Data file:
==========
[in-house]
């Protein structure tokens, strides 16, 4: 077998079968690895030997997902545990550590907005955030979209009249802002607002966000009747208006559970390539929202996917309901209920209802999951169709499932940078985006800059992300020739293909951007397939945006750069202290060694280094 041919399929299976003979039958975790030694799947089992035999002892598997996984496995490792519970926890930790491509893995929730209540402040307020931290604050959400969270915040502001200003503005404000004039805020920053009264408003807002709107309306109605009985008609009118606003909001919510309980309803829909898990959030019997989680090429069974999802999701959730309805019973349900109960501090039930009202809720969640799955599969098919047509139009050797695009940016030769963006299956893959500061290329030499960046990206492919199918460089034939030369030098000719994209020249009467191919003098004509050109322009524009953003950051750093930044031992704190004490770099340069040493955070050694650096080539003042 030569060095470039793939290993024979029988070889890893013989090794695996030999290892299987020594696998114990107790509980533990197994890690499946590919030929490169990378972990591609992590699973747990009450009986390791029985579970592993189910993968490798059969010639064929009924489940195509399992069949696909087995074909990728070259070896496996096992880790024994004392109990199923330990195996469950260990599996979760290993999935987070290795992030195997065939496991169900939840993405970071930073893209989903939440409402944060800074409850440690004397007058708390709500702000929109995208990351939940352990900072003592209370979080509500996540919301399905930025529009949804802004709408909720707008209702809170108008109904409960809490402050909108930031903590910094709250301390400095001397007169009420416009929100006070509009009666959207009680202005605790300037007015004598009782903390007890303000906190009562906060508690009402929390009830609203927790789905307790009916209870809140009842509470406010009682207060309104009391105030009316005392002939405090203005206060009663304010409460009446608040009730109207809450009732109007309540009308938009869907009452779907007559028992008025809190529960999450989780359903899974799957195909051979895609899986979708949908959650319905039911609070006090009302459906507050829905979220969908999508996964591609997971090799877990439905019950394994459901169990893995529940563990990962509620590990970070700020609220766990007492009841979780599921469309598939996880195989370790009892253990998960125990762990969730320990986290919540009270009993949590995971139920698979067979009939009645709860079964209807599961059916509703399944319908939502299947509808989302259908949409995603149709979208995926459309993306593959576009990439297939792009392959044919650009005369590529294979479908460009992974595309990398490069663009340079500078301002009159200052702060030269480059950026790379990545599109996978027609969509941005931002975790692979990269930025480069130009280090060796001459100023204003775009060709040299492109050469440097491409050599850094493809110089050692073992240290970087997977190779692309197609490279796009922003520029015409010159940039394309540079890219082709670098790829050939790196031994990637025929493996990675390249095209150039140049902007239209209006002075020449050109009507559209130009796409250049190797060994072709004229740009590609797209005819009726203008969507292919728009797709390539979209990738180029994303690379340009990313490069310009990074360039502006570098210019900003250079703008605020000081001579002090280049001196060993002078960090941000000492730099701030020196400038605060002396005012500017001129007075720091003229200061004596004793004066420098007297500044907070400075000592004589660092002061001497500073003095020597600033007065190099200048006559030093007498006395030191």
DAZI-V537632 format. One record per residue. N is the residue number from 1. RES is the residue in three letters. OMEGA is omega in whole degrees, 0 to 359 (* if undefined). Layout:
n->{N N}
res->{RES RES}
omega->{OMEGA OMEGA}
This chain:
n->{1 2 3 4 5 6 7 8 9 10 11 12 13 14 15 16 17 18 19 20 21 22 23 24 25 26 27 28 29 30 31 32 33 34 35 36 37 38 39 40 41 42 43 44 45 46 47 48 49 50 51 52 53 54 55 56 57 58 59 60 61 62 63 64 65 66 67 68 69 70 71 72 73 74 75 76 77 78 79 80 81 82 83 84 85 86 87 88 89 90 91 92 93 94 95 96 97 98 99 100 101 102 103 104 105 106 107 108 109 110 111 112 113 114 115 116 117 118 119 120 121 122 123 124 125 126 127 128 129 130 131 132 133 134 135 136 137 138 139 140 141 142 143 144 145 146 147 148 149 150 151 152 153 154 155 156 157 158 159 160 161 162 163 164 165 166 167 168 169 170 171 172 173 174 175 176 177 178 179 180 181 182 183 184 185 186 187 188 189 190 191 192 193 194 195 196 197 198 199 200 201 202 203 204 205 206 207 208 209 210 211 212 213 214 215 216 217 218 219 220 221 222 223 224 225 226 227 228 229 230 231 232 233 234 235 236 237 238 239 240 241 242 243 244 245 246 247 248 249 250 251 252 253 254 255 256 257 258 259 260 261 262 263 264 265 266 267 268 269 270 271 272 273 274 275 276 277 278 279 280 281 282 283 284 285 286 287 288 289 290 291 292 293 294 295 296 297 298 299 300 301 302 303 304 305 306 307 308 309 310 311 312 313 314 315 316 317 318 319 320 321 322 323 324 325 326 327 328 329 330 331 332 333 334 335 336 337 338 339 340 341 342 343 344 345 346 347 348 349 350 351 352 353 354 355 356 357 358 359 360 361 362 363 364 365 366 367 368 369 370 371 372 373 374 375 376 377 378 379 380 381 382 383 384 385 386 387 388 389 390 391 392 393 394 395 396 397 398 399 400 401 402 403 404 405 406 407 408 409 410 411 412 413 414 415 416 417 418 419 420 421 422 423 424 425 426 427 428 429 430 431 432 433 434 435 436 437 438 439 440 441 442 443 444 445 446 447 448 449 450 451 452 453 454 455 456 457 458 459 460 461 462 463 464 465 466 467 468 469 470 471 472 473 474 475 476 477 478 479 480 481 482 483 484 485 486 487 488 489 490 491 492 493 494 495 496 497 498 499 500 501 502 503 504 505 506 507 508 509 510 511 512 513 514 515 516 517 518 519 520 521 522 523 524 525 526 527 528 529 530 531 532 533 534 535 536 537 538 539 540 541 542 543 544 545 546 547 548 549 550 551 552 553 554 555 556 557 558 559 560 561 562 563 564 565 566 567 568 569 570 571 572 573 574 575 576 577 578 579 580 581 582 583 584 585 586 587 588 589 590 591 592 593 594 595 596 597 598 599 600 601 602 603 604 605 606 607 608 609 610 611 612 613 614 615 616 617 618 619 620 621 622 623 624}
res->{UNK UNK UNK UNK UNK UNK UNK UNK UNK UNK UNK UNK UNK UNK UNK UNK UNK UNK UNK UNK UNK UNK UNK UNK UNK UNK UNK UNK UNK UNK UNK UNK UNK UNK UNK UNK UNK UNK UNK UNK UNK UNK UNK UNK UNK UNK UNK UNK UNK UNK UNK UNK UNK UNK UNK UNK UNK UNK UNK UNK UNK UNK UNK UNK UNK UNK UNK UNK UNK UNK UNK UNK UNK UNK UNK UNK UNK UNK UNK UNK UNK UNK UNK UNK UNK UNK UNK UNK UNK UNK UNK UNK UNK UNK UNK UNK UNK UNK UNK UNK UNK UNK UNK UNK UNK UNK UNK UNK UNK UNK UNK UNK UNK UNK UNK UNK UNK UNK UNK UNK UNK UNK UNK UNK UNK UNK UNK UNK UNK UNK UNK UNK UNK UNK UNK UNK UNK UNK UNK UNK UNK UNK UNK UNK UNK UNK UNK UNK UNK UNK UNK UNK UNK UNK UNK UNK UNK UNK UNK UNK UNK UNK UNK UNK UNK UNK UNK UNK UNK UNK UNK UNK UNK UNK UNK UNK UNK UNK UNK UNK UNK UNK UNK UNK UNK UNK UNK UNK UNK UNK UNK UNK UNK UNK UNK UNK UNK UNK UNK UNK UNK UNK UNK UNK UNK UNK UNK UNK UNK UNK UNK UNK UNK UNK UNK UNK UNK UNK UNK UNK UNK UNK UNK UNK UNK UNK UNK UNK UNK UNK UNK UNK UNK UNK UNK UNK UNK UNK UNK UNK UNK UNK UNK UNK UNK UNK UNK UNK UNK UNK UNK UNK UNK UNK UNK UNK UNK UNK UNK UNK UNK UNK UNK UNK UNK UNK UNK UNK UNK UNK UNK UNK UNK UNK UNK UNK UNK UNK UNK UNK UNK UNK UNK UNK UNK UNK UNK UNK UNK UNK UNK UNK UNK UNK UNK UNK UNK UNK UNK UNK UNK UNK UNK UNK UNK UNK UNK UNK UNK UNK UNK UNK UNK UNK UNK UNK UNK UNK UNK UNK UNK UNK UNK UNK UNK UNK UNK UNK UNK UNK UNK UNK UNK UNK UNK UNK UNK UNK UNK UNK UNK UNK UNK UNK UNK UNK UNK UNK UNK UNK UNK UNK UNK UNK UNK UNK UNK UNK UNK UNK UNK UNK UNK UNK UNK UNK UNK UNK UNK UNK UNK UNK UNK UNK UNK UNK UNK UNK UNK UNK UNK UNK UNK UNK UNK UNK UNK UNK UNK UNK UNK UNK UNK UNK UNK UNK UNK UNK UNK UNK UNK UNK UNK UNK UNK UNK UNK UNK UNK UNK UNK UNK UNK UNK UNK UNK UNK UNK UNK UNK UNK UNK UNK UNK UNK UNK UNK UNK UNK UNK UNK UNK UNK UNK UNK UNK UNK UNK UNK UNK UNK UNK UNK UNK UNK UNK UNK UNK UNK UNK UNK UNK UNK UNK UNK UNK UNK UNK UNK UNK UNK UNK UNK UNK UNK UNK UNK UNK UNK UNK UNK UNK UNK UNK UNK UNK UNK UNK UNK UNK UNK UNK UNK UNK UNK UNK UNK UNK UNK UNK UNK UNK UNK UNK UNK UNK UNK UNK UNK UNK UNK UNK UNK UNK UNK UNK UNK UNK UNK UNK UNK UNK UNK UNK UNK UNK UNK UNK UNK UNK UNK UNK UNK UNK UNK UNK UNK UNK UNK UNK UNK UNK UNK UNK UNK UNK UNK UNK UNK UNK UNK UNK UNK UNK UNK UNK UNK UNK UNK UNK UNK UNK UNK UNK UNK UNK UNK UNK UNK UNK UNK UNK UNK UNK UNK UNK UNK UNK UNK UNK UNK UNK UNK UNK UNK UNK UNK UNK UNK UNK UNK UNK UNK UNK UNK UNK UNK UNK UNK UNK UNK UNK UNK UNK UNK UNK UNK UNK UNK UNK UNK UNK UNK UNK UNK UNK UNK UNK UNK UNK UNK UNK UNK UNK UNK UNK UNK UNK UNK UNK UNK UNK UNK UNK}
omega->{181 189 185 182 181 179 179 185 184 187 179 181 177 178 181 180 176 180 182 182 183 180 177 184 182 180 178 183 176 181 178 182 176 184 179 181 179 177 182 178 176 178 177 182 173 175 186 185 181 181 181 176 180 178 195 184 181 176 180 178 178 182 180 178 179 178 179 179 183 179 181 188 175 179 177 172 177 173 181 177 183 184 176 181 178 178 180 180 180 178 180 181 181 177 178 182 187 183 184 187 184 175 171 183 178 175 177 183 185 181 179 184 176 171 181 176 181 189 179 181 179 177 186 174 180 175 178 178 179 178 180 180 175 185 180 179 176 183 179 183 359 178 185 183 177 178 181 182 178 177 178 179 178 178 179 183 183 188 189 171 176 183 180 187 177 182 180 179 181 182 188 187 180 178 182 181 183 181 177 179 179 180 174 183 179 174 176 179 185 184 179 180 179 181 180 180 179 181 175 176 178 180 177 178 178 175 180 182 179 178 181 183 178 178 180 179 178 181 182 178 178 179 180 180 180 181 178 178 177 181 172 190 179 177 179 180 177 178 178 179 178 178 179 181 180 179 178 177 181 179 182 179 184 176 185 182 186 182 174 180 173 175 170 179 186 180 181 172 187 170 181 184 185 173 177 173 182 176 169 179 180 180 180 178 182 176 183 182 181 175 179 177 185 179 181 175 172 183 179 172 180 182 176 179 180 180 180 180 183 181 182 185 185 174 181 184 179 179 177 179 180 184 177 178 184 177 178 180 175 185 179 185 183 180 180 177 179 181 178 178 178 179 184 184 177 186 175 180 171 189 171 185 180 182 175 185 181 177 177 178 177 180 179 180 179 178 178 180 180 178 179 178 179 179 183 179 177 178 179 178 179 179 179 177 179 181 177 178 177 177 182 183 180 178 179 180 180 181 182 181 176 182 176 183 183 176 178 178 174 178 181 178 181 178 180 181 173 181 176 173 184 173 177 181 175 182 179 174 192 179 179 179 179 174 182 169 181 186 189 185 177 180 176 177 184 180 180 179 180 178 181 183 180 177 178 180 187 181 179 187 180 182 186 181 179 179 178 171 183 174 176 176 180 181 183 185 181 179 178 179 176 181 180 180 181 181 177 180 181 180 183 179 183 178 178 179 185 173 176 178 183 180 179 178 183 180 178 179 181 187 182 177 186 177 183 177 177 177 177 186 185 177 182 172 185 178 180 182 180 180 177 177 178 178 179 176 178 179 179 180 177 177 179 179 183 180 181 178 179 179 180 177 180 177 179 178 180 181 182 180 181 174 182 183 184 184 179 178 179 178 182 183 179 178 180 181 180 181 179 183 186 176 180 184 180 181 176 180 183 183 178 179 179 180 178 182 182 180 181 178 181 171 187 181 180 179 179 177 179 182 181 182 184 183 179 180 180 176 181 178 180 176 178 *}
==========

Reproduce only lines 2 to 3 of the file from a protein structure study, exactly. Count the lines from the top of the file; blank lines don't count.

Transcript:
């Protein structure tokens, strides 16, 4: 077998079968690895030997997902545990550590907005955030979209009249802002607002966000009747208006559970390539929202996917309901209920209802999951169709499932940078985006800059992300020739293909951007397939945006750069202290060694280094 041919399929299976003979039958975790030694799947089992035999002892598997996984496995490792519970926890930790491509893995929730209540402040307020931290604050959400969270915040502001200003503005404000004039805020920053009264408003807002709107309306109605009985008609009118606003909001919510309980309803829909898990959030019997989680090429069974999802999701959730309805019973349900109960501090039930009202809720969640799955599969098919047509139009050797695009940016030769963006299956893959500061290329030499960046990206492919199918460089034939030369030098000719994209020249009467191919003098004509050109322009524009953003950051750093930044031992704190004490770099340069040493955070050694650096080539003042 030569060095470039793939290993024979029988070889890893013989090794695996030999290892299987020594696998114990107790509980533990197994890690499946590919030929490169990378972990591609992590699973747990009450009986390791029985579970592993189910993968490798059969010639064929009924489940195509399992069949696909087995074909990728070259070896496996096992880790024994004392109990199923330990195996469950260990599996979760290993999935987070290795992030195997065939496991169900939840993405970071930073893209989903939440409402944060800074409850440690004397007058708390709500702000929109995208990351939940352990900072003592209370979080509500996540919301399905930025529009949804802004709408909720707008209702809170108008109904409960809490402050909108930031903590910094709250301390400095001397007169009420416009929100006070509009009666959207009680202005605790300037007015004598009782903390007890303000906190009562906060508690009402929390009830609203927790789905307790009916209870809140009842509470406010009682207060309104009391105030009316005392002939405090203005206060009663304010409460009446608040009730109207809450009732109007309540009308938009869907009452779907007559028992008025809190529960999450989780359903899974799957195909051979895609899986979708949908959650319905039911609070006090009302459906507050829905979220969908999508996964591609997971090799877990439905019950394994459901169990893995529940563990990962509620590990970070700020609220766990007492009841979780599921469309598939996880195989370790009892253990998960125990762990969730320990986290919540009270009993949590995971139920698979067979009939009645709860079964209807599961059916509703399944319908939502299947509808989302259908949409995603149709979208995926459309993306593959576009990439297939792009392959044919650009005369590529294979479908460009992974595309990398490069663009340079500078301002009159200052702060030269480059950026790379990545599109996978027609969509941005931002975790692979990269930025480069130009280090060796001459100023204003775009060709040299492109050469440097491409050599850094493809110089050692073992240290970087997977190779692309197609490279796009922003520029015409010159940039394309540079890219082709670098790829050939790196031994990637025929493996990675390249095209150039140049902007239209209006002075020449050109009507559209130009796409250049190797060994072709004229740009590609797209005819009726203008969507292919728009797709390539979209990738180029994303690379340009990313490069310009990074360039502006570098210019900003250079703008605020000081001579002090280049001196060993002078960090941000000492730099701030020196400038605060002396005012500017001129007075720091003229200061004596004793004066420098007297500044907070400075000592004589660092002061001497500073003095020597600033007065190099200048006559030093007498006395030191």
DAZI-V537632 format. One record per residue. N is the residue number from 1. RES is the residue in three letters. OMEGA is omega in whole degrees, 0 to 359 (* if undefined). Layout: